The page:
Finchem addresses DJ saga, Prez Cup changes

PGA Tour commissioner Tim Finchem

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It wasn’t his “State of the Tour” address. That will come in a few weeks at the finale to the 2013-14 season, the Tour Championship. But PGA Tour Commissioner Tim Finchem did touch upon a few matters as he made an appearance before The Barclays at Ridgewood CC in Paramus, N.J. Nothing overly compelling, mind you, but Finchem did offer a reactions and observations.

• Regarding all the grumbling about how there were fewer playing opportunities than anticipated for some at the end of the Web.com Tour Finals priority list, Finchem said he had some sympathy. Blame it on the success off the wrap-around season, he said.

“(It) was surprising the number of (PGA Tour) players who played more events in the fall. We’ll see what develops with that. That’s OK. It does put a little bit more pressure on access for the Web.Com tour players coming out.”

In other words: His sympathy isn’t so overflowing that he thinks the design needs to be overhauled again.

• The Dustin Johnson saga remains a topic not to be touched. Asked if the PGA Tour requires Johnson to address the “personal” issues he alluded to in a statement Finchem said, “we understand his statement and . . . we support his decision to do it and we’ll have no further comment.”

Just to emphasize that point, when Finchem was asked if Johnson was required to get professional help, the commissioner added: “We have no further comment.”

In other words: They have no comment.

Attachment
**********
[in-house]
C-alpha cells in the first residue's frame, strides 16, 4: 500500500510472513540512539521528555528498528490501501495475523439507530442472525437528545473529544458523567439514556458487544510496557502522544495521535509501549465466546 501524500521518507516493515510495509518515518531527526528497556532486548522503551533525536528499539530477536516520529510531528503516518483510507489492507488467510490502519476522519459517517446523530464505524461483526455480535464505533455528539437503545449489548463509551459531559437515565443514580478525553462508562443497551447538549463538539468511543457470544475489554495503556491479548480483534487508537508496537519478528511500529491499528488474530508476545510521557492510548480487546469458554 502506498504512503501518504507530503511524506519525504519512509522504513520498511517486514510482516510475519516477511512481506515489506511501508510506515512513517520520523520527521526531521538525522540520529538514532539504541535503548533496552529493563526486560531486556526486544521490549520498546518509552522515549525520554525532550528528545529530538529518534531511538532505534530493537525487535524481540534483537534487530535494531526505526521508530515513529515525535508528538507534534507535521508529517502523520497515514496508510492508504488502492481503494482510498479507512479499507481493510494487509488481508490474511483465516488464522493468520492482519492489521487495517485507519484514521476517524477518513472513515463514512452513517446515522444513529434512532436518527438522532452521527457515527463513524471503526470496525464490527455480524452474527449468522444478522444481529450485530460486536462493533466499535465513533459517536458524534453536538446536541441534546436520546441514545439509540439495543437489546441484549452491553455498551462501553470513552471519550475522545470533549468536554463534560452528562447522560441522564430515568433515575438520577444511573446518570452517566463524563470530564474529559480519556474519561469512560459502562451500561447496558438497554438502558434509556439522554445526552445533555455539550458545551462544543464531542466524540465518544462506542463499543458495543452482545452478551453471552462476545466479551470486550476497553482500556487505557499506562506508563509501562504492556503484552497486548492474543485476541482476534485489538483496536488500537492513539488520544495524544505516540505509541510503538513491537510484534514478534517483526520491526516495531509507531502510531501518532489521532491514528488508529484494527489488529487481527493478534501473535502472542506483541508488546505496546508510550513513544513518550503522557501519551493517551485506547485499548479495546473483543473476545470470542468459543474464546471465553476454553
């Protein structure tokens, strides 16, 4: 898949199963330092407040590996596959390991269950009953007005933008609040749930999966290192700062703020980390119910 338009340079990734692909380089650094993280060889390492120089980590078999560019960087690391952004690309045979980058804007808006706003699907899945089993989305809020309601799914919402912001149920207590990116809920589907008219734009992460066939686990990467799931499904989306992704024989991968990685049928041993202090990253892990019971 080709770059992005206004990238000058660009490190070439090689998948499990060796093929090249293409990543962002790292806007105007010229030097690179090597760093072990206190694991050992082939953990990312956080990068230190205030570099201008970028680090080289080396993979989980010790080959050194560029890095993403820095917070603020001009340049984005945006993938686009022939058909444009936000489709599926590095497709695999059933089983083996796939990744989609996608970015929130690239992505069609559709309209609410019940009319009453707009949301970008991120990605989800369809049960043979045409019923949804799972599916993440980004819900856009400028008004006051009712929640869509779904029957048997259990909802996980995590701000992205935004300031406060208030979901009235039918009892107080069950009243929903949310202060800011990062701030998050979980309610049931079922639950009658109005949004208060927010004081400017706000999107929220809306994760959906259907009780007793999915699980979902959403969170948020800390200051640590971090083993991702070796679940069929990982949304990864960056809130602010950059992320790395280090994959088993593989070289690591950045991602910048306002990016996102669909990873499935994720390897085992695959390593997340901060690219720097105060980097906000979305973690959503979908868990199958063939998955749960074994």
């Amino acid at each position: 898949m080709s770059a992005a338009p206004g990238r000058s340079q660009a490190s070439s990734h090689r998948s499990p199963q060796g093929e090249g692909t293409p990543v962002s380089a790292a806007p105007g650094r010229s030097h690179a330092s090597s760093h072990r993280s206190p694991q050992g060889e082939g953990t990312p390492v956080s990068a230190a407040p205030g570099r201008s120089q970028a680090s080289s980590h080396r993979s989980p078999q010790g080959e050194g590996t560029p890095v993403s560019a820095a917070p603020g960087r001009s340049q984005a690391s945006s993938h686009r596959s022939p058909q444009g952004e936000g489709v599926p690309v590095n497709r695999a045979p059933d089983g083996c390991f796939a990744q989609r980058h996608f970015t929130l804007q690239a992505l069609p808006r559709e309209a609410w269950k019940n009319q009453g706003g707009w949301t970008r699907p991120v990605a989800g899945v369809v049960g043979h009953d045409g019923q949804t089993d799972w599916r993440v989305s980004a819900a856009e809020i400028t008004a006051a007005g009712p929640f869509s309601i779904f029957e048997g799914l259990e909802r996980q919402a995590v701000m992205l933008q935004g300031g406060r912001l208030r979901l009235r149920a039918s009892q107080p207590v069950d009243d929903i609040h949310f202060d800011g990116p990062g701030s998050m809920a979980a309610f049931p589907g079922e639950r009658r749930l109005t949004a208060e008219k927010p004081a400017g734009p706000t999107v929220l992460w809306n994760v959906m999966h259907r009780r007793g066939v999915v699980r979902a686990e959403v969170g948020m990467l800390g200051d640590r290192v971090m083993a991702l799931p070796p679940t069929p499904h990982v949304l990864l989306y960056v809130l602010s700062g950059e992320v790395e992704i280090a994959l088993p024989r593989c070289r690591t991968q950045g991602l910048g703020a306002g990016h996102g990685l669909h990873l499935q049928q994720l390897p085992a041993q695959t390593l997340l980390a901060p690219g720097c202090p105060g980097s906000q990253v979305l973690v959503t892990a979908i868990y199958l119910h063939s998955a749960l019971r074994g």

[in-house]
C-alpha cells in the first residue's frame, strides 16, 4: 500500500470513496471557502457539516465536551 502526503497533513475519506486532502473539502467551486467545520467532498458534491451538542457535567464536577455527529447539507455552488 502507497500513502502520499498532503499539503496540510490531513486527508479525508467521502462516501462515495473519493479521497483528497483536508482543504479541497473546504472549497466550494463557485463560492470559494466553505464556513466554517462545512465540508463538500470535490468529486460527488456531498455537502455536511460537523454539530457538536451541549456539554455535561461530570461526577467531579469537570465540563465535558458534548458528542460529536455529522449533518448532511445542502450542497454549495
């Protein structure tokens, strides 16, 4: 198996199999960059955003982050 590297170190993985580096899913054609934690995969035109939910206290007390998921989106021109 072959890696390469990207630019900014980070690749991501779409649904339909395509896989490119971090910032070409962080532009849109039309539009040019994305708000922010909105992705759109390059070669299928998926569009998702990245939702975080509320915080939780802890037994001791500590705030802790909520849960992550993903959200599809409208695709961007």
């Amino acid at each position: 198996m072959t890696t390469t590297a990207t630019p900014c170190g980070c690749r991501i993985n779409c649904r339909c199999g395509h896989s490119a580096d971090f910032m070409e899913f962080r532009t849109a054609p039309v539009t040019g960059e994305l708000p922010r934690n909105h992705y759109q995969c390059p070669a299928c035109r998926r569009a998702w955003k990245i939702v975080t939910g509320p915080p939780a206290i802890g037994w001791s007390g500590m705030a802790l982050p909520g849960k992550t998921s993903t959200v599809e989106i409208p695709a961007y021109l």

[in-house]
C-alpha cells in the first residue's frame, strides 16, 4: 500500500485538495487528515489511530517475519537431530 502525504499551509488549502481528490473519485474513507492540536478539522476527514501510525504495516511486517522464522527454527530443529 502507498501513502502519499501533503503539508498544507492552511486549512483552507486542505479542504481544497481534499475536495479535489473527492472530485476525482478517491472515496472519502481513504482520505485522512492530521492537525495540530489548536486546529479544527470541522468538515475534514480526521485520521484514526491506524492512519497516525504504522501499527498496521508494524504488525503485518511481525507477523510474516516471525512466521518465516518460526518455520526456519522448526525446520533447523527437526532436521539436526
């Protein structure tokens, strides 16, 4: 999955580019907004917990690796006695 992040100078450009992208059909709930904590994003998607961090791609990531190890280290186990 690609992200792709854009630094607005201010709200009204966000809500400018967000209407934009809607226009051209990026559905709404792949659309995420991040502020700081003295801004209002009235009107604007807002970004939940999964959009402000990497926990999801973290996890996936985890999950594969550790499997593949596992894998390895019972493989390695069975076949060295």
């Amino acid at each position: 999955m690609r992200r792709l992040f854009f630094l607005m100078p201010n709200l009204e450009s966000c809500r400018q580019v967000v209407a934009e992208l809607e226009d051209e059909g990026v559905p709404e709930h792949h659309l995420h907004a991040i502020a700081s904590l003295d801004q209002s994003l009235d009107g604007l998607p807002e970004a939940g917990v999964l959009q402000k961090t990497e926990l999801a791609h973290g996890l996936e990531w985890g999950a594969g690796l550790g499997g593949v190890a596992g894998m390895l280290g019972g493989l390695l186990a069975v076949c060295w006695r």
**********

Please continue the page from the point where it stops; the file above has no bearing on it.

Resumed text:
• Dredging up a suggestion that goes back to the ice age, Finchem was asked if there has been any serious talk of combining the Ryder Cup and Presidents Cup.

Diplomatically, Finchem answered by saying, “I’m always of the view that if it ain’t broke, don’t fix it.” He insisted that the Presidents Cup does very well and offered the no-brainer that “the Ryder Cup is doing phenomenally well.”

In other words: Are you kidding? You think the PGA of America is going to cut the PGA Tour in on its cash cow?

• This year, 19 players who fell into the “major medical category” wound up playing in a combined 262 tournaments. (Six of those 19 regained their full status.) In some ways, that contributed to the lack of playing opportunities for those at the bottom of the Web.Com Tour Finals list. Finchem conceded that the major medical list, while necessary, perhaps needs tweaking.

“We have been looking at that category. We have had an uptick (more players on the list) and it was put some pressure on the access to the Web.com Tour players. We are just evaluating it.”

In other words: If players are in better shape than ever before, why are so many of them hurt? The Tour would like to find the answer.

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